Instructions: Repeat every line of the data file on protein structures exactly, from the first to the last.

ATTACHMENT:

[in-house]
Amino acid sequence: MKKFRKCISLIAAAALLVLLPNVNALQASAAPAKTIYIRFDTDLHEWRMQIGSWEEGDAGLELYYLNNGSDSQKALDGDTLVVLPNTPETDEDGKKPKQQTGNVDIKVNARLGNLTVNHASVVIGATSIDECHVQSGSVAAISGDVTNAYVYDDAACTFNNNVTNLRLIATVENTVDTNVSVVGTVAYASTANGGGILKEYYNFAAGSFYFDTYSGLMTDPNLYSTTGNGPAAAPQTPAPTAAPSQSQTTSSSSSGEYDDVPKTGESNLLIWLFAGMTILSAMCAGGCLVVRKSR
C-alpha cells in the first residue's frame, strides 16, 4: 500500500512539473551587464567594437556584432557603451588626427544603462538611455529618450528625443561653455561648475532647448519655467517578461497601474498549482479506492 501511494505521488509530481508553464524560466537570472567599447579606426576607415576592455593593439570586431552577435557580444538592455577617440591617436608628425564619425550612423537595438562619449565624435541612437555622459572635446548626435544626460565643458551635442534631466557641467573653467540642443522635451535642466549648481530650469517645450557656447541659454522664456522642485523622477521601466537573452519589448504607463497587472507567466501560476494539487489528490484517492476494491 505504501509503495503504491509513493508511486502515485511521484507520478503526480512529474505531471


[in-house]
Amino acid sequence: MKKFRKCISLIAAAALLVLLPNVNALQASAAPAKTIYIRFDTDLHEWRMQIGSWEEGDAGLELYYLNNGSDSQKALDGDTLVVLPNTPETDEDGKKPKQQTGNVDIKVNARLGNLTVNHASVVIGATSIDECHVQSGSVAAISGDVTNAYVYDDAACTFNNNVTNLRLIATVENTVDTNVSVVGTVAYASTANGGGILKEYYNFAAGSFYFDTYSGLMTDPNLYSTTGNGPAAAPQTPAPTAAPSQSQTTSSSSSGEYDDVPKTGESNLLIWLFAGMTILSAMCAGGCLVVRKSR
C-alpha cells in the first residue's frame, strides 16, 4: 500500500512539473551587464567594437556584432557603451588626427544603462538611455529618450528625443561653455561648475532647448519655467517578461497601474498549482479506492 501511494505521488509530481508553464524560466537570472567599447579606426576607415576592455593593439570586431552577435557580444538592455577617440591617436608628425564619425550612423537595438562619449565624435541612437555622459572635446548626435544626460565643458551635442534631466557641467573653467540642443522635451535642466549648481530650469517645450557656447541659454522664456522642485523622477521601466537573452519589448504607463497587472507567466501560476494539487489528490484517492476494491 505504501509503495503504491509513493508511486502515485511521484507520478503526480512529474505531471